In the new study, Levitin’s team at McGill selectively and temporarily blocked opioids in the brain using naltrexone, a widely prescribed drug for treating addiction disorders. The researchers then measured participants’ responses to music, and found that even the participants’ favorite songs no longer elicited feelings of pleasure. “The findings, themselves, were what we hypothesized,” Levitin says. “But the anecdotes -- the impressions our participants shared with us after the experiment -- were fascinating. One said: ‘I know this is my favorite song but it doesn't feel like it usually does.’ Another: ‘It sounds pretty, but it's not doing anything for me.’” Things that people enjoy – alcohol, sex, a friendly game of poker, to name a few – can also lead to addictive behaviors that can harm lives and relationships. So understanding the neurochemical roots of pleasure has been an important part of neuroscience research for decades. But scientists only recently developed the tools and methods to do such research in humans.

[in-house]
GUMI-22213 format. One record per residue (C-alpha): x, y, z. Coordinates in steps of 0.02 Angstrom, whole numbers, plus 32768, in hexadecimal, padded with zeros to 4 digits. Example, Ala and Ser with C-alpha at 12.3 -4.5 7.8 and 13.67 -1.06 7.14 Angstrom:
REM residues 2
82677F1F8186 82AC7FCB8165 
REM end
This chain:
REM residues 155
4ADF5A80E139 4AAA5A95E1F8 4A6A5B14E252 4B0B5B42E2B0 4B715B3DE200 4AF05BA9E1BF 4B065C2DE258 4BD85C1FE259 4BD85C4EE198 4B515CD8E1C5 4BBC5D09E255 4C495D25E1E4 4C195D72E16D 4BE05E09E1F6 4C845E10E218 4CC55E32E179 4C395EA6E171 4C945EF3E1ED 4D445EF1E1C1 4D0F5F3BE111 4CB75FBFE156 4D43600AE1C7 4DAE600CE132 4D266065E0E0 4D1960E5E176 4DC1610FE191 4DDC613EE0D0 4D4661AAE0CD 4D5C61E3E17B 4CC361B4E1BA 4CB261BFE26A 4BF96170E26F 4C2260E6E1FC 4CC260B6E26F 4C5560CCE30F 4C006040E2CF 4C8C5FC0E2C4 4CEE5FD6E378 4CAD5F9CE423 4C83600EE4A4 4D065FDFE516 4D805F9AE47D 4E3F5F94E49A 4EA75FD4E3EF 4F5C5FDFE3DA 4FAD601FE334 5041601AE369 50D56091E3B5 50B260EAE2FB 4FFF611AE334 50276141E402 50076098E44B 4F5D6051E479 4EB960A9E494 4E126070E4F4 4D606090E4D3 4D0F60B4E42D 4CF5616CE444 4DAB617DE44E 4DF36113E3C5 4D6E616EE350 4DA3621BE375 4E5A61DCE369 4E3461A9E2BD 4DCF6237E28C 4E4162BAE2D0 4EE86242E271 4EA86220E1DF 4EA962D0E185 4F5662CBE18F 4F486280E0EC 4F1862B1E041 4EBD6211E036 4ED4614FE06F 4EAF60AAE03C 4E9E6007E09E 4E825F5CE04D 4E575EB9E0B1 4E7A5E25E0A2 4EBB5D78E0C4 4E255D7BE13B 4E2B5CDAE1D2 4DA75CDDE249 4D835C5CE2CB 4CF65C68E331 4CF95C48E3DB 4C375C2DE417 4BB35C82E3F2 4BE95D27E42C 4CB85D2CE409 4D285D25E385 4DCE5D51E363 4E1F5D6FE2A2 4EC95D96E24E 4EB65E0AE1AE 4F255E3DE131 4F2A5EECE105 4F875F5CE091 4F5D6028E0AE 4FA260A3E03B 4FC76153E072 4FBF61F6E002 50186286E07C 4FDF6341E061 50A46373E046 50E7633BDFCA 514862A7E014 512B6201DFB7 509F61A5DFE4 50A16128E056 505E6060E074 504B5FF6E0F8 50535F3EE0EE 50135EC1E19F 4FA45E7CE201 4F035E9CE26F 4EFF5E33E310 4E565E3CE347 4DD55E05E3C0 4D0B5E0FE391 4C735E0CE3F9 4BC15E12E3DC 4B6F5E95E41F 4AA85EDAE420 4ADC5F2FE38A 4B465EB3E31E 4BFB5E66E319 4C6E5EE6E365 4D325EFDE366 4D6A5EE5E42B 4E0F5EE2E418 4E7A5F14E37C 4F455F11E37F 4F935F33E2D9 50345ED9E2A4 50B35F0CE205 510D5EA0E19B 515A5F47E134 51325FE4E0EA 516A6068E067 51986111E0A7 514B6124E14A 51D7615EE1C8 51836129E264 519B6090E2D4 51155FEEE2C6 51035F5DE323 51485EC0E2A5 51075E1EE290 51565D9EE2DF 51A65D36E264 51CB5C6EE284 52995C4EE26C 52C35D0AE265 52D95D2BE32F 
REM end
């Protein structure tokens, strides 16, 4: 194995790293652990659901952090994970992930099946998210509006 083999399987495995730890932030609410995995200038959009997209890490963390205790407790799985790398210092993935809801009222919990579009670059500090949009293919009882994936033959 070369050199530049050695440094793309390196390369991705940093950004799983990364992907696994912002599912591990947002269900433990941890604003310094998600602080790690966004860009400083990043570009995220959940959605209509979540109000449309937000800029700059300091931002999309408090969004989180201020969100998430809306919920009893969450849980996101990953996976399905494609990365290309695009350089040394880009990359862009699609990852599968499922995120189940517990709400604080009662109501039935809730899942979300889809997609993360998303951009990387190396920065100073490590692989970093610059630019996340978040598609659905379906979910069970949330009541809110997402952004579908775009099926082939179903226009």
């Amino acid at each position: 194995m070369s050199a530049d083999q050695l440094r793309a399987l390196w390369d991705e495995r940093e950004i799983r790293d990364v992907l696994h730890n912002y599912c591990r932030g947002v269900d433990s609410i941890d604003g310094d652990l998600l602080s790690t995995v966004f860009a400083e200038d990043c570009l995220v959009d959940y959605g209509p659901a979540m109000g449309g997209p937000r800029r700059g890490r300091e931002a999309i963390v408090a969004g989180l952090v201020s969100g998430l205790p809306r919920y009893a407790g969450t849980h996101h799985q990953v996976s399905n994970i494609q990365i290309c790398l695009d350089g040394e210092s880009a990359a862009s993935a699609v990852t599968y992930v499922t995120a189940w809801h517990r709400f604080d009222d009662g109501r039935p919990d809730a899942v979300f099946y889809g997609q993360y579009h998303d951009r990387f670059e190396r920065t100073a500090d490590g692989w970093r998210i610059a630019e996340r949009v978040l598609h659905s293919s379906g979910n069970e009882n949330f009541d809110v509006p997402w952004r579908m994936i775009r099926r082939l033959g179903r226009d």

Still, this study proved to be “the most involved, difficult and Sisyphean task our lab has undertaken in 20 years of research,” Levitin says. “Anytime you give prescription drugs to college students who don’t need them for health reasons, you have to be very careful to ensure against any possible ill effects.” For example, all 17 participants were required to have had a blood test within the year preceding the experiment, to ensure they didn’t have any conditions that would be made worse by the drug. Music’s universality and its ability to deeply affect emotions suggest an evolutionary origin, and the new findings “add to the growing body of evidence for the evolutionary biological substrates of music,” the researchers write.
Full bibliographic information
“Anhedonia to music and mu-opioids: Evidence from the administration of naltrexone,” Adiel Mallik, Mona Lisa Chanda & Daniel J. Levitin. Scientific Reports, published online Feb. 8, 2017.